The South African National Energy Development Institute (Sanedi) and the Southern African-German Chamber of Commerce and Industry (SAGCCI) announced last month that they had teamed up for the international Solar Payback project, which aims to increase the use of solar thermal energy in industrial processes through a variety of inter-related initiatives.
Supported by the German Federal Environment Ministry and funded by the International Climate Initiative, the three-year project, which started in September last year, will be implemented in South Africa, India, Mexico and Brazil. It is coordinated by the German Solar Association (BSW-Solar) and 11 partner organisations.
Facilitators from Germany include research institute Fraunhofer ISE, the German Investment & Development Corporation and communications and market research agency solrico.
The project will be jointly implemented in South Africa by Johannesburg-based Sanedi and the SAGCCI’s team from the Sustainable Energy Competence Centre (SECC), in Cape Town. It was launched in October 2016 and will conclude in September 2019.
Using solar heat for steam production, process heating, cleaning and surface treatment in manufacturing is still a niche market worldwide. “With Solar Payback, we aim to raise awareness about the huge market potential of solar process heat for three reasons: to reduce carbon dioxide emissions, save energy costs for investors and sharpen the competitive edge of local industries,” says BSW-Solar MD Jörg Mayer.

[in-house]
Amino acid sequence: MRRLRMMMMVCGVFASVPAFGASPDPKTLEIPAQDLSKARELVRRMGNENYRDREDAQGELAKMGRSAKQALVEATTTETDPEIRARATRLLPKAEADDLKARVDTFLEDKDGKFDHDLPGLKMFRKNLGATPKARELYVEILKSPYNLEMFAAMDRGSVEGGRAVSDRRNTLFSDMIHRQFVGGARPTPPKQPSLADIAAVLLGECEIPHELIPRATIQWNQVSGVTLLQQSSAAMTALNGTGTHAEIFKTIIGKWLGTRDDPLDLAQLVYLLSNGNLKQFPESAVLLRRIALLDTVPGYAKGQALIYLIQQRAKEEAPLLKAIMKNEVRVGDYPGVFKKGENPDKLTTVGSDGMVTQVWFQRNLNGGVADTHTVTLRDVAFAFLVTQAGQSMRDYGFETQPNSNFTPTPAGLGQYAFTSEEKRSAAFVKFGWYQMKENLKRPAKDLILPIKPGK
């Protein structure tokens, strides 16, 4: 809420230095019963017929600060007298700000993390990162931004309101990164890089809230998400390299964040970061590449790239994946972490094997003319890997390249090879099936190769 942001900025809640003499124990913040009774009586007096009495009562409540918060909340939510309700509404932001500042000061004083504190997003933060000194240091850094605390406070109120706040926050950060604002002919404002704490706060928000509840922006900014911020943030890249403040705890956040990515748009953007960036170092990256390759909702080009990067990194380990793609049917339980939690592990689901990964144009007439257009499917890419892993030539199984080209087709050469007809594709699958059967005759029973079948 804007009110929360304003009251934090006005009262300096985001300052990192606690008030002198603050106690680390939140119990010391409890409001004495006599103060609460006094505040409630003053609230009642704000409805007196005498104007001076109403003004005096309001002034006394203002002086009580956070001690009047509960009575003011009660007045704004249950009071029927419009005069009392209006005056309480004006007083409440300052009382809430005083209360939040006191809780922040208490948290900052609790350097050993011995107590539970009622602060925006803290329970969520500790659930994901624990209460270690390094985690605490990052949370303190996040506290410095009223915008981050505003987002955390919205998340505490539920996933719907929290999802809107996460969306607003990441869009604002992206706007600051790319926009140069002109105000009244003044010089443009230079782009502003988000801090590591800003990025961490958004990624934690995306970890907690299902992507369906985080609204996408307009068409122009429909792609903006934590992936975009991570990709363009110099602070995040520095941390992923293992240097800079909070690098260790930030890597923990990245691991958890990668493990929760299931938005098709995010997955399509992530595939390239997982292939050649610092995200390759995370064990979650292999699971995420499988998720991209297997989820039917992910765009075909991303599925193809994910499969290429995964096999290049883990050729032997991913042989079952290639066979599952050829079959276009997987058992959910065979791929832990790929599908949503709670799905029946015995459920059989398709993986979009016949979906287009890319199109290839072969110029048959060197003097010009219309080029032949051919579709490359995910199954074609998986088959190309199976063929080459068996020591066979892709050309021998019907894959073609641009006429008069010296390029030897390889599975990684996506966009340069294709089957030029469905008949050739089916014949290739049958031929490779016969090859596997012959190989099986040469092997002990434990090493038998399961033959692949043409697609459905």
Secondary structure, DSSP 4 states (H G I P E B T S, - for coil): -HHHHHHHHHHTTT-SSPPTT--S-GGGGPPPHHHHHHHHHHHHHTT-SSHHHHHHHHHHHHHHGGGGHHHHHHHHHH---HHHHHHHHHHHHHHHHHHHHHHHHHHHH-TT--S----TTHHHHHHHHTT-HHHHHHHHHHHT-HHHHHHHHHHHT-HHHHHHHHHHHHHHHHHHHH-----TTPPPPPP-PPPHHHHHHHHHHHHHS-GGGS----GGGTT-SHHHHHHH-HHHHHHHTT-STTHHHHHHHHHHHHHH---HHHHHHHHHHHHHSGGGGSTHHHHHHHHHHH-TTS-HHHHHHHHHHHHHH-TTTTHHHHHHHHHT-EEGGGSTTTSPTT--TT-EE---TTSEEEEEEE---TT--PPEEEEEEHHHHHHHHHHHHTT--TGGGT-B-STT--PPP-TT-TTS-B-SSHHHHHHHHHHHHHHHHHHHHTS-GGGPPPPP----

Sanedi Renewable Energy Centre of Research & Development centre manager Dr Karen Surridge-Talbot points out that awareness of the benefits of solar heating in South Africa is still low, despite increasing electricity prices and talk of carbon taxes being implemented in the country, while highlighting the importance for the industrial and commercial sectors of putting in place energy-saving measures.
“Solar Payback can play a key role in increasing production businesses’ knowledge about and confidence in the promise of renewable energy,” she asserts.
Solar Payback’s focus will be in-depth analysis of market barriers and drivers leading to the drafting of a solar process heat potential study designed to inform policy.
“South Africa has twice the sunshine, but only a small fraction of installed solar thermal capacity, compared with other countries,” emphasises SAGCCI SECC project manager Markus Wolf, adding that the aim of Solar Payback is to raise awareness among potential client groups – for example, in the food and beverage, textile and automotive industries, as well as among financial institutions.
To further improve trust in solar process heat technology, Solar Payback supports the construction of a best practice plant.
Key activity targets include drafting a national solar process heat potential study, and developing a financing/business tool for planners and investors to offer preliminary analyses of solar process heat plants.